1900 De Dion Bouton

Summary

  • Year of manufacture 
    1900
  • Car type 
    Other
  • Country VAT 
    GB
  • Chassis number 
    664
  • Engine number 
    4410
  • Lot number 
    96
  • Drive 
    RHD
  • Condition 
    Used
  • Number of seats 
    2
  • Location
  • Exterior colour 
    Other
  • Gearbox 
    Manual
  • Drivetrain 
    2wd
  • Fuel type 
    Petrol

Description

This delightful veteran was unearthed in mainland Europe in the 1990s and treated to a thorough restoration, during which the original 3.5hp engine was replaced by a 1901 4.5hp one in order to enhance the performance. The fitment required modest modifications to the base of the steering column to accommodate the 'decelerator' pedal common to the later engine, otherwise the car was unaltered and now capable of a sustained 25mph for the first time. On completion it was enjoyed in its then home country of Holland before being exported to the USA in the early 2000s, where it resided in private collections until brought to auction in Massachusetts in 2009. It was at this point that it came to the UK, where it was once again put to good use - 'DIG 1900' last completed the London to Brighton Veteran Car Run in 2014. The minimal immaculate bodywork is finished in Black while the seating is trimmed in Black leather and the once white-walled tyres have been replaced with Black ones. The vendor regards the vis-Ó-vis's bodywork, paintwork, seating, single-cylinder 402cc engine and two-speed transmission as all being in 'excellent' condition. He is now offering the De Dion complete with Veteran Car Club dating certificate, which guarantees it a welcome in veteran events the world over, and a potentially early start on London to Brighton Runs - an event in which it has already proved its mettle.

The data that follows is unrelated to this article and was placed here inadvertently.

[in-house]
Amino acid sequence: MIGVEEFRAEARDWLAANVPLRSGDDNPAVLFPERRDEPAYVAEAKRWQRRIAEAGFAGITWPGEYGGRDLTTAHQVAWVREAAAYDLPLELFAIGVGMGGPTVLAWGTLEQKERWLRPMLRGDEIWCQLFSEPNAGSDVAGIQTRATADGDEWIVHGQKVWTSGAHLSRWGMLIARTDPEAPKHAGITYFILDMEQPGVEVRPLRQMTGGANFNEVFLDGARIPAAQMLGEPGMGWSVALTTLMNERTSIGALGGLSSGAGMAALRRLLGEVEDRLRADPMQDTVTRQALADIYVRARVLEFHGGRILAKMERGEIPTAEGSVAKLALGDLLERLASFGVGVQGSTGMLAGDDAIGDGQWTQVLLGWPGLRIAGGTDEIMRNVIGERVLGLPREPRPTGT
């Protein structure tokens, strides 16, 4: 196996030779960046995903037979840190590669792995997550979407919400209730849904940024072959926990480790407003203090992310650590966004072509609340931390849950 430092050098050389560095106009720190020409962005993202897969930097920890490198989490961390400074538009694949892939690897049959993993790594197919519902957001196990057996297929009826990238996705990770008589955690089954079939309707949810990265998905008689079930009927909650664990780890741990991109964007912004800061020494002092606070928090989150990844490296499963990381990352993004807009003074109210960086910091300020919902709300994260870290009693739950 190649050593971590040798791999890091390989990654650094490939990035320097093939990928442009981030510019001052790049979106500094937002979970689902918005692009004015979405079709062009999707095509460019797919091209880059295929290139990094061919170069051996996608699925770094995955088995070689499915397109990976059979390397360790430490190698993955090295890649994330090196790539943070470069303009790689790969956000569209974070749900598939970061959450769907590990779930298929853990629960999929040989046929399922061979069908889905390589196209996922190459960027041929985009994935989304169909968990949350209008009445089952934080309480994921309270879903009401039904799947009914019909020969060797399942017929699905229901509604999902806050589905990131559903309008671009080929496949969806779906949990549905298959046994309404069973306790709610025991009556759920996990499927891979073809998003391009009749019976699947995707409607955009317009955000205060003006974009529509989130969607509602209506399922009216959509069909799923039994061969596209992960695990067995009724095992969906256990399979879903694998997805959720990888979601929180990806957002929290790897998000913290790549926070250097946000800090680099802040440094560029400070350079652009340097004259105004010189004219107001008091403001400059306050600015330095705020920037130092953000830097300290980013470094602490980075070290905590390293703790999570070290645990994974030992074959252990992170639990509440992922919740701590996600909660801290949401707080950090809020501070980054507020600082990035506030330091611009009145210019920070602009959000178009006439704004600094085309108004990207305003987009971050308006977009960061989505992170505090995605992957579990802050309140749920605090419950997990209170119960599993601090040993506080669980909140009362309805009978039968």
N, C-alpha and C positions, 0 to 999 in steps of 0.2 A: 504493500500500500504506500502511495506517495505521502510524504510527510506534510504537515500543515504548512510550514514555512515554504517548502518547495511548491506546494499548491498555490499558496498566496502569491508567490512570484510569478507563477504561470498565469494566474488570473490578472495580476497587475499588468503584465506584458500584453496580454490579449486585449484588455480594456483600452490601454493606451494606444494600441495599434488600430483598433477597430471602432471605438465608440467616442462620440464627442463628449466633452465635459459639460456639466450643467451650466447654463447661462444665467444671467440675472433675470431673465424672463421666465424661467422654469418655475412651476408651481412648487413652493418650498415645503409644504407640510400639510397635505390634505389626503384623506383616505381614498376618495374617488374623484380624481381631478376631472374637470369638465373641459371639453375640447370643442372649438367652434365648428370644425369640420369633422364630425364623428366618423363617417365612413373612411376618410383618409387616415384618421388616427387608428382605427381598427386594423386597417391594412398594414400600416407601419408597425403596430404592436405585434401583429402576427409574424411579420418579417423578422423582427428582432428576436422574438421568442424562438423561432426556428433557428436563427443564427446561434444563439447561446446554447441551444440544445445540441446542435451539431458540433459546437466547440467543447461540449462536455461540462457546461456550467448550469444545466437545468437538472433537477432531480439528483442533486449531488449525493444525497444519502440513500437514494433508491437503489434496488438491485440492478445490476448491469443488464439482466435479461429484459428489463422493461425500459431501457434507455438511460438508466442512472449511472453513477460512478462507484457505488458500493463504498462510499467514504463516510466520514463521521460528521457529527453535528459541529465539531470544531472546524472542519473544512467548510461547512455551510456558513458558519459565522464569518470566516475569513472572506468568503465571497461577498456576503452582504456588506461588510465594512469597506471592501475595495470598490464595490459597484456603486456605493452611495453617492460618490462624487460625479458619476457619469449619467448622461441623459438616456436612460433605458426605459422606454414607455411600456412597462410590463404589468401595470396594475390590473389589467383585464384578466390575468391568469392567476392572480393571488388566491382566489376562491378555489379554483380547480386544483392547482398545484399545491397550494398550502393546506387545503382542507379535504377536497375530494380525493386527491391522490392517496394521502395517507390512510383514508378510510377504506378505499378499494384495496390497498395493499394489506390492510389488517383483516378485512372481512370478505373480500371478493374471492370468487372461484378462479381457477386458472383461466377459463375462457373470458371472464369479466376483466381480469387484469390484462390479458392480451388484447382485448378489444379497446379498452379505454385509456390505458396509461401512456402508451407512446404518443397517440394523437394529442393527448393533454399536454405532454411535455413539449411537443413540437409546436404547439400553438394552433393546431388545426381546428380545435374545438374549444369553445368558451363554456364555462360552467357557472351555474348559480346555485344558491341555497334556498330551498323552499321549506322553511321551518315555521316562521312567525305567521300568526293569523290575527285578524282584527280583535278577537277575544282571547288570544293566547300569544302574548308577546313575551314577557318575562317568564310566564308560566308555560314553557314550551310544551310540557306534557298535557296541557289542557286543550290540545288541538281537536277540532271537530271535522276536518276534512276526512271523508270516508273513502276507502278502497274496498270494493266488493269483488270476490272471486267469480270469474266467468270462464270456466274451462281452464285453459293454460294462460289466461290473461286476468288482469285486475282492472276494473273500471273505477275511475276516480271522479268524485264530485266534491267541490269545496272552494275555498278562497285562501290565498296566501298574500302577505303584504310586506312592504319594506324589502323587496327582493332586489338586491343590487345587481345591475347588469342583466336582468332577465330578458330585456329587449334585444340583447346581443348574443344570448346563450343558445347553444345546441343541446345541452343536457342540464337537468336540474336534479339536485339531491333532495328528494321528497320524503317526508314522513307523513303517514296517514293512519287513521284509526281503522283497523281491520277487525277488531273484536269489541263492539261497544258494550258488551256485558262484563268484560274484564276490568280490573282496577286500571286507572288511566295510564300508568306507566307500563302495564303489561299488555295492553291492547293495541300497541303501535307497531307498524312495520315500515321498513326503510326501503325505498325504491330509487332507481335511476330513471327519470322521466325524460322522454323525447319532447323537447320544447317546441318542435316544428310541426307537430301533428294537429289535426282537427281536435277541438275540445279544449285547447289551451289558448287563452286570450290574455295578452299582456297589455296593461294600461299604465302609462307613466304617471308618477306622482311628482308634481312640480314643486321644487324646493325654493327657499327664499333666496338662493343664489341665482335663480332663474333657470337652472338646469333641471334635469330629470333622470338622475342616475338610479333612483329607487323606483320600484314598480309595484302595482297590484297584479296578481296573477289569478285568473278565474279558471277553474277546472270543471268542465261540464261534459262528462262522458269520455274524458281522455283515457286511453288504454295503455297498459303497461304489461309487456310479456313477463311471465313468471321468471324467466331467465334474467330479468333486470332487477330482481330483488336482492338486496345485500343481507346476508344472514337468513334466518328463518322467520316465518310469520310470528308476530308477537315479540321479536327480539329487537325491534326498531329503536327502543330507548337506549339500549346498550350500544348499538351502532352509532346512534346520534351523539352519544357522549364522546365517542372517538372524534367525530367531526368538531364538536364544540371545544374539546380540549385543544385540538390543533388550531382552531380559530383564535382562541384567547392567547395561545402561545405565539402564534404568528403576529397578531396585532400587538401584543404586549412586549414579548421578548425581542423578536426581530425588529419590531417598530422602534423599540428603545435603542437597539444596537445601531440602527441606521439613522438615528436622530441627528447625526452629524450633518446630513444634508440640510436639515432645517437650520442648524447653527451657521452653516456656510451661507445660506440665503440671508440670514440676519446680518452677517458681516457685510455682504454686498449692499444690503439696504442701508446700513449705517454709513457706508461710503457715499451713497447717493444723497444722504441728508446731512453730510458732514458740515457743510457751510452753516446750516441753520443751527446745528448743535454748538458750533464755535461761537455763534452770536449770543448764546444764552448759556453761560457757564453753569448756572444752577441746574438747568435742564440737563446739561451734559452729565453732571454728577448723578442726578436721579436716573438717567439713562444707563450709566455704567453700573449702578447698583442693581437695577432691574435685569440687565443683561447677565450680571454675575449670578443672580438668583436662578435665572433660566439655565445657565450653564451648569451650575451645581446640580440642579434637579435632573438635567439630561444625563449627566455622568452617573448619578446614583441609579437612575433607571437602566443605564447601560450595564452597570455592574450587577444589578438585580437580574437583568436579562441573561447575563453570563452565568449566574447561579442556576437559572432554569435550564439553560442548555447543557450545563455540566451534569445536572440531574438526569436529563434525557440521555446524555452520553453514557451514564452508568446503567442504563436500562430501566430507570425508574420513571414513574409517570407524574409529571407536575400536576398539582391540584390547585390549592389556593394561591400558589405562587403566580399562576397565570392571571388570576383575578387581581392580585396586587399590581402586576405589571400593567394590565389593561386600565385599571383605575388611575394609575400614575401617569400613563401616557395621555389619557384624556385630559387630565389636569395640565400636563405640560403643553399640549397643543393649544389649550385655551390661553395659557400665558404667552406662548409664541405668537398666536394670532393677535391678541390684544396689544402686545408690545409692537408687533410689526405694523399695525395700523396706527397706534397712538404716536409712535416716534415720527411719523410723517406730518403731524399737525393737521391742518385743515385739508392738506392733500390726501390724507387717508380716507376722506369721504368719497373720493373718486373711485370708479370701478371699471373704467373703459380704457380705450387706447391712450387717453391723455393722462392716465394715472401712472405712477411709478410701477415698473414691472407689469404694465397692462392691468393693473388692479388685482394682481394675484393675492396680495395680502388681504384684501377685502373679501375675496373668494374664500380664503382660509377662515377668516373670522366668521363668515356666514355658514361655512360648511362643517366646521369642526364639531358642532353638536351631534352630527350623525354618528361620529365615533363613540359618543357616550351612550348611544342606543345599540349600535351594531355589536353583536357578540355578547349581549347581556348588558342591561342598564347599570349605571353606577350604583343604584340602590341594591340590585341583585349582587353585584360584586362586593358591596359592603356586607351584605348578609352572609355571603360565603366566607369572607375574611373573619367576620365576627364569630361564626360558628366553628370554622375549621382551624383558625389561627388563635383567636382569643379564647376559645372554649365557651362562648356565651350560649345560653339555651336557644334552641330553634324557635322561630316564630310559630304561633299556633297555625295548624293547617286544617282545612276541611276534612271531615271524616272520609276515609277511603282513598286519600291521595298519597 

Count Albert De Dion was involved with the horseless carriage from 1882 and his first internal combustion-engined offering was a diminutive tricycle powered by the company's new vertical single-cylinder engine, which was notable for revving at almost twice the speed of the contemporary Daimler unit. The four-wheeled Voiturette first seen in 1899 introduced the world to the innovative De Dion rear axle, which was way ahead of its time.